The BBC election debate was like a political Brit Awards, says Eliot Ryder. And not in a good way.
It was the BBC’s turn to play host to a televised general election debate last night, this time only featuring five UK parties. Surprisingly, party leaders David Cameron and Nick Clegg were not part of the proceedings. It was as though the two leaders saw the event as a political Brit Awards while away on tour. All that was missing was a video of Cameron and Clegg telling the audience: “sorry we can’t be there tonight to defend our record in government, thanks for the continued support.”
Before the debate kicked off, the Labour party mocked Cameron by saying: “if you are applying for the job of PM, you should at least turn out for the interview.” However the move from the Prime Minister to not attend may have been well thought out as he was able to avoid being publically ridiculed once more by the other party leaders in front of an impressionable electorate.
Following on from the ITV debate the points being forward by the party leaders appeared to type. Ed Miliband is for the working people, Nicola Sturgeon hates the Tories, Leanne Wood is willing to stand up for Wales, Natalie Bennett offers an alternative to Labour and Nigel Farage mentioned a thing or two about immigration.
The early stages of the debate saw Miliband and Farage go head-to-head, however it seemed apparent that Miliband had been denied a shot at the title fight in the absence of Cameron and so settled for the next best challenger, Farage. The Labour leader tried his best to draw the spotlight on to the absent Cameron, yet failed to do so as he was under attack throughout the majority of the debate from SNP leader Nicola Sturgeon. The nationalist leader accused Miliband of “not being bold enough” and being too similar to Cameron, suggesting that voting Labour would not provide substantial change from the previous government. There was a sense that Bennett, Wood and Sturgeon had accepted that Miliband is to lead a coalition government after 7 May. The three party leaders appeared to make suggestions to Miliband during the debate on how he could run his potential government when the inevitable coalition is formed.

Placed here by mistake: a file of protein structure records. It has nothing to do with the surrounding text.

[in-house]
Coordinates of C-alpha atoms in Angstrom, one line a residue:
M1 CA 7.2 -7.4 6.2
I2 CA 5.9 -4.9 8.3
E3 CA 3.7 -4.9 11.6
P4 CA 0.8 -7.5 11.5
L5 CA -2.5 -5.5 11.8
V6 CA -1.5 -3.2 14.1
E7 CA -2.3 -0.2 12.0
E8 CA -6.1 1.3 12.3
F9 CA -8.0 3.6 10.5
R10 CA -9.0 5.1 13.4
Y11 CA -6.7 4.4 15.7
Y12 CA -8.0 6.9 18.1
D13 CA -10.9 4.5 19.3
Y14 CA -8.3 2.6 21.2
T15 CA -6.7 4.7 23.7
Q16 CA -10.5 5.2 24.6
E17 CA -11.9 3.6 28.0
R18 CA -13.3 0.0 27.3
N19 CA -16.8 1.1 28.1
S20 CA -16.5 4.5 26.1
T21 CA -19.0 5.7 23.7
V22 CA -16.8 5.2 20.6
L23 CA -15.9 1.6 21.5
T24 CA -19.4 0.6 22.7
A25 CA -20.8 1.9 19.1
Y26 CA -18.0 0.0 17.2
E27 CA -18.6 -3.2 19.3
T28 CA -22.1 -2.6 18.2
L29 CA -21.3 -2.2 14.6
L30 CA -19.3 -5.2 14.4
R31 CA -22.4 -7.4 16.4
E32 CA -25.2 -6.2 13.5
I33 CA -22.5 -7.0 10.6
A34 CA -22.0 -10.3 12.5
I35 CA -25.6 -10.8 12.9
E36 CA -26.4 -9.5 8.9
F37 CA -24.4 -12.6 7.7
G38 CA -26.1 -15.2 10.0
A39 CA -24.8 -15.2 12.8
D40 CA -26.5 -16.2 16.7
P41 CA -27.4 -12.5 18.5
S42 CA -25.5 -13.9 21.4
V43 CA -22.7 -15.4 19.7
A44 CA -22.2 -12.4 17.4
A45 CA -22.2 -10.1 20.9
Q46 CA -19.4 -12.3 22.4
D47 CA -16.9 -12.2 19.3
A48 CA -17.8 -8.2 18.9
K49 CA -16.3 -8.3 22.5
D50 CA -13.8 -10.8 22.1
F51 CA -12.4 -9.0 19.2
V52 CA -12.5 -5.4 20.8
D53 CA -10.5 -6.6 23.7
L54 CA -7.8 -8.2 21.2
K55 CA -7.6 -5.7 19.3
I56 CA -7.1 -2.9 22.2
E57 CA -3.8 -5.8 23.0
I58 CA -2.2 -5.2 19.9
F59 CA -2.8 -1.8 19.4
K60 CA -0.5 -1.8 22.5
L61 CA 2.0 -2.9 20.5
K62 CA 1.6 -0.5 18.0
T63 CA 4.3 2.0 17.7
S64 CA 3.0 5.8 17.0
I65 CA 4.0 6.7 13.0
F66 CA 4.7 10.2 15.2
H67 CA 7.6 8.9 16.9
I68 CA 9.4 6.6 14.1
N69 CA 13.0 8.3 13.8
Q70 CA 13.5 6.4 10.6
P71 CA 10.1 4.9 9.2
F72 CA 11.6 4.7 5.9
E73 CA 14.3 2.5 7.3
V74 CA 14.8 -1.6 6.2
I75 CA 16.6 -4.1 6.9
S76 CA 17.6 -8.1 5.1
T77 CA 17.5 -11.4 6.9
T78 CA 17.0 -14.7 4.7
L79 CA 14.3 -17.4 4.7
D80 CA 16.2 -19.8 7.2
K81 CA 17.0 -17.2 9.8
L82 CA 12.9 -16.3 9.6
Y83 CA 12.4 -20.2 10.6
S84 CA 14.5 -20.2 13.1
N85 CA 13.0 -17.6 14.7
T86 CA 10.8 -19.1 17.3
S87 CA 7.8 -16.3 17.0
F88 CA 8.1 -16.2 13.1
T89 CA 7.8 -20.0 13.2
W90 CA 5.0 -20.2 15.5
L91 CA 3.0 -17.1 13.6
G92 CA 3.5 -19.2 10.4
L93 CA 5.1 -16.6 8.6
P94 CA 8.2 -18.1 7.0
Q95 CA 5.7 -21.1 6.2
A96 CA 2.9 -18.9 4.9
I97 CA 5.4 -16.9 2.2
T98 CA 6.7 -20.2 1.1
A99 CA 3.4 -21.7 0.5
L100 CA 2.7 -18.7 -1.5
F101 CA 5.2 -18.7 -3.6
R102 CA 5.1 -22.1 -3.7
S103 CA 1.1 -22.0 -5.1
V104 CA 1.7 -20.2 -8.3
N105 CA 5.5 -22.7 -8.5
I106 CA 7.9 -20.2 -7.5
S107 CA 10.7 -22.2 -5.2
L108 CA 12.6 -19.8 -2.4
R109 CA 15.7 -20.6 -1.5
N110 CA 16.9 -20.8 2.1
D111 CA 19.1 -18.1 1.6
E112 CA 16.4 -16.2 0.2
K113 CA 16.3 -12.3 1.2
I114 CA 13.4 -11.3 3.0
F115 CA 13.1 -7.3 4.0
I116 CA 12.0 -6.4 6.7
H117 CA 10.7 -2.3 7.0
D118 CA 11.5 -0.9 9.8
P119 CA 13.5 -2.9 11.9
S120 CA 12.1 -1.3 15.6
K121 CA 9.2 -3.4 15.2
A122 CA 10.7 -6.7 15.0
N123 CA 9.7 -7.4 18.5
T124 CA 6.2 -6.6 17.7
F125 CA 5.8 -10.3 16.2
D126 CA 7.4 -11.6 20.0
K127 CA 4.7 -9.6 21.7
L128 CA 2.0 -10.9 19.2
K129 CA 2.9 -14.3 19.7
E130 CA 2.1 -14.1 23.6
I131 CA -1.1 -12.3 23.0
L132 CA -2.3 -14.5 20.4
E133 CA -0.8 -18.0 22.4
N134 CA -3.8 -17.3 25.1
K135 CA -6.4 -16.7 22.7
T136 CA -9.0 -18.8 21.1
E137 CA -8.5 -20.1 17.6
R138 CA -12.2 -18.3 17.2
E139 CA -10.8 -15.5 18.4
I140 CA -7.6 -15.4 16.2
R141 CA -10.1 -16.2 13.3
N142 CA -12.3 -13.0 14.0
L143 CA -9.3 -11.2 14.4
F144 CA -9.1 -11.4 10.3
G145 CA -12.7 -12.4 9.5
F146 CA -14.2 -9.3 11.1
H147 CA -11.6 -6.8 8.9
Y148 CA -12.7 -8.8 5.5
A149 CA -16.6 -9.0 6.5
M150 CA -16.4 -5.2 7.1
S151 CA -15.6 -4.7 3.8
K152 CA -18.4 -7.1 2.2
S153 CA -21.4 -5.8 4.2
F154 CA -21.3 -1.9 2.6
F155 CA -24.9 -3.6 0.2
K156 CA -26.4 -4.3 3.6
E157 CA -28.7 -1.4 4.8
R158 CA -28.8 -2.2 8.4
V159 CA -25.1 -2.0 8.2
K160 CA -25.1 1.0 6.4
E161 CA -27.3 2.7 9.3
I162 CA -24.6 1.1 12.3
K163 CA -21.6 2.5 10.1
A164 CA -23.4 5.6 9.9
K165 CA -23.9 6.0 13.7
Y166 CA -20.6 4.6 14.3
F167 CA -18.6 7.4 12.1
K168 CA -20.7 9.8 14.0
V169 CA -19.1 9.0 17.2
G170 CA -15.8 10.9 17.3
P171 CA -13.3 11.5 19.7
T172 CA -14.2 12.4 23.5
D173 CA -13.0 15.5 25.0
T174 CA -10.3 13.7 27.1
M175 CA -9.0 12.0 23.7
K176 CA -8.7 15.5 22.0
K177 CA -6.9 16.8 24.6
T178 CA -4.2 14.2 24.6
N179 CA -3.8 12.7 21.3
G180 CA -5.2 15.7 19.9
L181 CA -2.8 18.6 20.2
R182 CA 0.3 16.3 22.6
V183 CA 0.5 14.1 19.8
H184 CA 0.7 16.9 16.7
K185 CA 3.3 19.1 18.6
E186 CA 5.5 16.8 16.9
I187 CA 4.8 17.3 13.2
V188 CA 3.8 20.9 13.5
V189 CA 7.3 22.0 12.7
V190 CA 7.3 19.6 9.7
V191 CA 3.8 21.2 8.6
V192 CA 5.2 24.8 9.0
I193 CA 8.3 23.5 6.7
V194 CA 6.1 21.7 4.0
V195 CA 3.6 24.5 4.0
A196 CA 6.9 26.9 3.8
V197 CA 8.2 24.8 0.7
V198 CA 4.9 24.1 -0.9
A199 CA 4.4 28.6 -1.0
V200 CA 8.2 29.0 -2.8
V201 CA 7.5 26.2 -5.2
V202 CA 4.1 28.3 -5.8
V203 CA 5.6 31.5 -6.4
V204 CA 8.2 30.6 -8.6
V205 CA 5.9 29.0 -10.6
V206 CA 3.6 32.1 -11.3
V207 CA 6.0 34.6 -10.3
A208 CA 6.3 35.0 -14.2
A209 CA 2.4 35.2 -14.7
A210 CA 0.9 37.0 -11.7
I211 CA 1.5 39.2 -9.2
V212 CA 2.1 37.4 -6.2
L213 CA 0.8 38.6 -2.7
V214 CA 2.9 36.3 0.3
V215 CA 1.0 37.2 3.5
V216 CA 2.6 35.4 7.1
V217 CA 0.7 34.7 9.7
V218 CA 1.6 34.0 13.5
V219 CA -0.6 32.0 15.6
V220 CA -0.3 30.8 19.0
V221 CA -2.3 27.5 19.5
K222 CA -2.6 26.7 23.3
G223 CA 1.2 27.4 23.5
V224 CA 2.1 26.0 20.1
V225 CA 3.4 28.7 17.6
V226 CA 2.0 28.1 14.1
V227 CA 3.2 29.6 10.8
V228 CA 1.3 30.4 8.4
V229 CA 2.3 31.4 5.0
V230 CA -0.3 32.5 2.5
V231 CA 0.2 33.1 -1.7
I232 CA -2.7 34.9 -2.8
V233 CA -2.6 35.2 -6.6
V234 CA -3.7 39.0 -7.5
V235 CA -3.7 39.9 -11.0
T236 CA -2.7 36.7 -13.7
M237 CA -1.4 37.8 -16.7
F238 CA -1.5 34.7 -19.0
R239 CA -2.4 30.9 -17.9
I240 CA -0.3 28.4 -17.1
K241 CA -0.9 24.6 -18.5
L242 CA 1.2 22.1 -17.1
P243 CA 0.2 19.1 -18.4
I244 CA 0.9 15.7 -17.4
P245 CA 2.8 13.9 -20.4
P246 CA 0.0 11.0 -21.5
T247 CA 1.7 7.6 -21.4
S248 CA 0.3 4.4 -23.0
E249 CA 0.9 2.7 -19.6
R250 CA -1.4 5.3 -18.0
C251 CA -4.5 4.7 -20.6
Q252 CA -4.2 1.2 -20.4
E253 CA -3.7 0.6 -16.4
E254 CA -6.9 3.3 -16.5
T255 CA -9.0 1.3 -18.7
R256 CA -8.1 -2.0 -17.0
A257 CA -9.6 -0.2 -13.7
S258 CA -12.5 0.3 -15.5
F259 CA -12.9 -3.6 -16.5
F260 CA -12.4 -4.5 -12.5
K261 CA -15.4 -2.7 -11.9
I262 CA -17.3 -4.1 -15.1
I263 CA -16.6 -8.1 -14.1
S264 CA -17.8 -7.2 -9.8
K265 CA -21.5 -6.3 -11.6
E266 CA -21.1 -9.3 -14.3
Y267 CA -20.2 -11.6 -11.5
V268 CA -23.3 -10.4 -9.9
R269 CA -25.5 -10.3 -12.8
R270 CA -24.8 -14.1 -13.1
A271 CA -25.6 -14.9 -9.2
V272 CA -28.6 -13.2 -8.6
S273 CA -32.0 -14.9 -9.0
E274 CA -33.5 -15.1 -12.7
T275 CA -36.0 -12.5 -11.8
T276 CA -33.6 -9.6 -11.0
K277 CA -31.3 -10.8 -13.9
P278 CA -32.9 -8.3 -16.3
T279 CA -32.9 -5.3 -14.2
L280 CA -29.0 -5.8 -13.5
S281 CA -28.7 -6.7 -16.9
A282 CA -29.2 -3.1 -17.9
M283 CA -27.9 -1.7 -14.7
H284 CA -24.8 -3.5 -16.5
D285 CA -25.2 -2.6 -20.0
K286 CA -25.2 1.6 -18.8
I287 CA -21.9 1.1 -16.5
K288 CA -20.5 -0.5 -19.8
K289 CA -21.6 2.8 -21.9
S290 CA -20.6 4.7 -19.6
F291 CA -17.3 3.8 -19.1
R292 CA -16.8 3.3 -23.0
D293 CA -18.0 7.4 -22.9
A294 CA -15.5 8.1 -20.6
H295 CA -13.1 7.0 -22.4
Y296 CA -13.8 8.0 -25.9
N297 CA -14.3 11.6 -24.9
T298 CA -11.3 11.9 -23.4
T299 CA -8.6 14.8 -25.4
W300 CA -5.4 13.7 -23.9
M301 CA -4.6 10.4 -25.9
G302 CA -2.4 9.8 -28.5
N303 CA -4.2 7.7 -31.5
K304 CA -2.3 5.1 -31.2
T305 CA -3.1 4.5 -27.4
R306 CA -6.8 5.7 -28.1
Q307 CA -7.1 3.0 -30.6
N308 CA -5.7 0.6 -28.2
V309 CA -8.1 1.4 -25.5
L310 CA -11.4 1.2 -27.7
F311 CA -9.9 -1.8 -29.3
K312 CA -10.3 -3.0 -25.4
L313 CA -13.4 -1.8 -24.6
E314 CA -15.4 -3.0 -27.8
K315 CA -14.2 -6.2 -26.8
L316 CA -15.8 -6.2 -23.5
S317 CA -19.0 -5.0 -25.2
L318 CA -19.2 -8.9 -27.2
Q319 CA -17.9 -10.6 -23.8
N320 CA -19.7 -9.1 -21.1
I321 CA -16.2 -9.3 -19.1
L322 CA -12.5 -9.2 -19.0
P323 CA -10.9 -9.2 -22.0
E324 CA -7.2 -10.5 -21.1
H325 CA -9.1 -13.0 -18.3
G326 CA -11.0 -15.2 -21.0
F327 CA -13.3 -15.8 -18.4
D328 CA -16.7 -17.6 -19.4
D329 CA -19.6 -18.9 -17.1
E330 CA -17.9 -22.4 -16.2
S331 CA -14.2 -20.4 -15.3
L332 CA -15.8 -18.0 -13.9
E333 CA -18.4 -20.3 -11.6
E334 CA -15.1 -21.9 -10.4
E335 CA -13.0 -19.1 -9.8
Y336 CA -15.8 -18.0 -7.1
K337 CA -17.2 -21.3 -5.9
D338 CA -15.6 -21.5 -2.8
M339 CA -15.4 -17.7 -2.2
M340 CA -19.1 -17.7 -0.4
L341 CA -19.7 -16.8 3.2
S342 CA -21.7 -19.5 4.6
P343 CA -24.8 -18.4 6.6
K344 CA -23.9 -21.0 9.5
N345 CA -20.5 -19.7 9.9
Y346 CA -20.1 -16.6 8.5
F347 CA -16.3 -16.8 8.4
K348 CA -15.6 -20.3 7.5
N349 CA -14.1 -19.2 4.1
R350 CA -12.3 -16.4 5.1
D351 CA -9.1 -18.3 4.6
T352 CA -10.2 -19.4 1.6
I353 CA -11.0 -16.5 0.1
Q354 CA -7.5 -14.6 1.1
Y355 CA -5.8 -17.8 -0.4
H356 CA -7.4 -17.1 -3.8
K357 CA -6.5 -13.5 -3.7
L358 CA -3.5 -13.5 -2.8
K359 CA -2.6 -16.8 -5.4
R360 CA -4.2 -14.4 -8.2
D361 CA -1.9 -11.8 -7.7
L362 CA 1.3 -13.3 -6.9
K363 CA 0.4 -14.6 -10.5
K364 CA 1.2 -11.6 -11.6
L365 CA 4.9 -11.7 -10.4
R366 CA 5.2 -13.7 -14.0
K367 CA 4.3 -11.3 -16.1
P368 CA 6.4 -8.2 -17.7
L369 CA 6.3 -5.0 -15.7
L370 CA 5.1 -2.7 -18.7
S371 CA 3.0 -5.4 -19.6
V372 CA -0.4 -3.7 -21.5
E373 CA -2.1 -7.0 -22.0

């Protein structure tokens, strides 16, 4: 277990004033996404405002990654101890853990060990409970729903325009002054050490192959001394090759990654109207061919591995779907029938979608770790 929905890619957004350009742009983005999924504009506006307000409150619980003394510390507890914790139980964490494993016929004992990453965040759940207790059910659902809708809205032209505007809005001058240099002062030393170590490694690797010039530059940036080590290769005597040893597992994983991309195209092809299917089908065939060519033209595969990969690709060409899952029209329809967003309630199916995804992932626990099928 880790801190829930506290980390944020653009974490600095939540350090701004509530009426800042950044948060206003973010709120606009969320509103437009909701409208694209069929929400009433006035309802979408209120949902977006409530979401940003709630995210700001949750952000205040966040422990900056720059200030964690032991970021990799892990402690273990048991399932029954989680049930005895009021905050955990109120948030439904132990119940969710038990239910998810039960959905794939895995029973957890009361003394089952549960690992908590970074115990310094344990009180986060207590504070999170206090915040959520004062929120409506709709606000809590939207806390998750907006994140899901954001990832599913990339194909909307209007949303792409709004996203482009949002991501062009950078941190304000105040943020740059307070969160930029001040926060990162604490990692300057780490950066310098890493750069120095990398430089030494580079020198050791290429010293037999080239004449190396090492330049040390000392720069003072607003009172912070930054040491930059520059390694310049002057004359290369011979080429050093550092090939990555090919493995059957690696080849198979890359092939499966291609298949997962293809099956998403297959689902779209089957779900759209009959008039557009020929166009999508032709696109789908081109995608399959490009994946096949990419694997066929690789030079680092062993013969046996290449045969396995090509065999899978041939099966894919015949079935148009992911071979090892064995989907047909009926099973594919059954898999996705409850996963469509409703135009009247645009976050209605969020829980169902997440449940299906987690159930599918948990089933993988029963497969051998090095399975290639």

Although Ukip leader, Nigel Farage, may have angered the studio audience when he suggested they sat to the left on the political spectrum, even more so than the BBC, some of the audience at home will have been appeased by his performance. Farage was able to bring up his “HIV health tourism” argument once more, however this time round it was put forward in a less risqué manor. By referring to the NHS as the “international health service” there is no doubt that the Ukip leader will have caught the attention of some undecided voters.
Keen eyed viewers will have been more interested in the relationship of the leaders on stage with the high possibility of a hung parliament after the election. It would appear that the majority of parties are not willing to work with the Conservatives, hindering their chances of forming a coalition. However, at the launch of the Liberal Democrat manifesto, Nick Clegg brought to light the potential danger of “Bluekip”, a Conservative Ukip alliance which seems to be the most obvious route for the Tories to stay in power. Once more Miliband and Sturgeon squabbled throughout the debate with the Scottish first minister emerging victorious. If we are to have a Labour SNP agreement in government it would appear that the marriage is already on the rocks even before the wedding has taken place. If Miliband is to steer the alliance rather than Sturgeon then he needs to deliver a telling blow to the Scottish party in the coming weeks to assert control.
Whist Cameron may have been able to dodge a bullet by keeping out of the third instalment of election debates, the big loser appears to be the Lib Dems who barely received a mention throughout the course of the night. Whilst the debate may not have made it any clearer who will be the next PM, it outlined that it will take a huge swing in public opinion if our next government is to not be a collaborative effort.